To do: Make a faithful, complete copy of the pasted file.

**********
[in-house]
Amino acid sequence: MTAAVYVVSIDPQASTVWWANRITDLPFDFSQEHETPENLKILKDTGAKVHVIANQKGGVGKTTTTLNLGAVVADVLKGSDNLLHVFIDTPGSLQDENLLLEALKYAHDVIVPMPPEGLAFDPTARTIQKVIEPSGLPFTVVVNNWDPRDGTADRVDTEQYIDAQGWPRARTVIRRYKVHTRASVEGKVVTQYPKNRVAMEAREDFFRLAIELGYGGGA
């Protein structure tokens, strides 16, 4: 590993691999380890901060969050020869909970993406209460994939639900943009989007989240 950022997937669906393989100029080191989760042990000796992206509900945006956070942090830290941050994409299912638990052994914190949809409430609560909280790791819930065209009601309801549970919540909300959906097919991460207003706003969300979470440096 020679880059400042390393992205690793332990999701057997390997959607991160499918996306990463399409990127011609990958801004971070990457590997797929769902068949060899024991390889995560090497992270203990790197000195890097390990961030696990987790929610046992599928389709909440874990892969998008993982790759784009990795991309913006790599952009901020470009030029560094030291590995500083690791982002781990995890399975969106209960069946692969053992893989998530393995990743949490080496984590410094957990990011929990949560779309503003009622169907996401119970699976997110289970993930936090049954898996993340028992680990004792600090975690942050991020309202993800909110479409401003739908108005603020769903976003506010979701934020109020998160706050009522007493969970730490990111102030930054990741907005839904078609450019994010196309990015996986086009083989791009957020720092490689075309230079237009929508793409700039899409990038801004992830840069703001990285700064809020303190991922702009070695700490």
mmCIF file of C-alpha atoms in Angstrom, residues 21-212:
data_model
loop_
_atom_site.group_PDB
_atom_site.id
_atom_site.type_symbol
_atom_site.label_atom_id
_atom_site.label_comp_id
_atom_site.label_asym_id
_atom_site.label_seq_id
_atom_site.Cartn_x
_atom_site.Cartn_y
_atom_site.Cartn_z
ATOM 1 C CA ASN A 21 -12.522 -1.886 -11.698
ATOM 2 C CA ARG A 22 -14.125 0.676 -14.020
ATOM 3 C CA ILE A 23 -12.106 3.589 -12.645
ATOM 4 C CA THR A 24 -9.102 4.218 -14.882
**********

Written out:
[in-house]
Amino acid sequence: MTAAVYVVSIDPQASTVWWANRITDLPFDFSQEHETPENLKILKDTGAKVHVIANQKGGVGKTTTTLNLGAVVADVLKGSDNLLHVFIDTPGSLQDENLLLEALKYAHDVIVPMPPEGLAFDPTARTIQKVIEPSGLPFTVVVNNWDPRDGTADRVDTEQYIDAQGWPRARTVIRRYKVHTRASVEGKVVTQYPKNRVAMEAREDFFRLAIELGYGGGA
């Protein structure tokens, strides 16, 4: 590993691999380890901060969050020869909970993406209460994939639900943009989007989240 950022997937669906393989100029080191989760042990000796992206509900945006956070942090830290941050994409299912638990052994914190949809409430609560909280790791819930065209009601309801549970919540909300959906097919991460207003706003969300979470440096 020679880059400042390393992205690793332990999701057997390997959607991160499918996306990463399409990127011609990958801004971070990457590997797929769902068949060899024991390889995560090497992270203990790197000195890097390990961030696990987790929610046992599928389709909440874990892969998008993982790759784009990795991309913006790599952009901020470009030029560094030291590995500083690791982002781990995890399975969106209960069946692969053992893989998530393995990743949490080496984590410094957990990011929990949560779309503003009622169907996401119970699976997110289970993930936090049954898996993340028992680990004792600090975690942050991020309202993800909110479409401003739908108005603020769903976003506010979701934020109020998160706050009522007493969970730490990111102030930054990741907005839904078609450019994010196309990015996986086009083989791009957020720092490689075309230079237009929508793409700039899409990038801004992830840069703001990285700064809020303190991922702009070695700490």
mmCIF file of C-alpha atoms in Angstrom, residues 21-212:
data_model
loop_
_atom_site.group_PDB
_atom_site.id
_atom_site.type_symbol
_atom_site.label_atom_id
_atom_site.label_comp_id
_atom_site.label_asym_id
_atom_site.label_seq_id
_atom_site.Cartn_x
_atom_site.Cartn_y
_atom_site.Cartn_z
ATOM 1 C CA ASN A 21 -12.522 -1.886 -11.698
ATOM 2 C CA ARG A 22 -14.125 0.676 -14.020
ATOM 3 C CA ILE A 23 -12.106 3.589 -12.645
ATOM 4 C CA THR A 24 -9.102 4.218 -14.882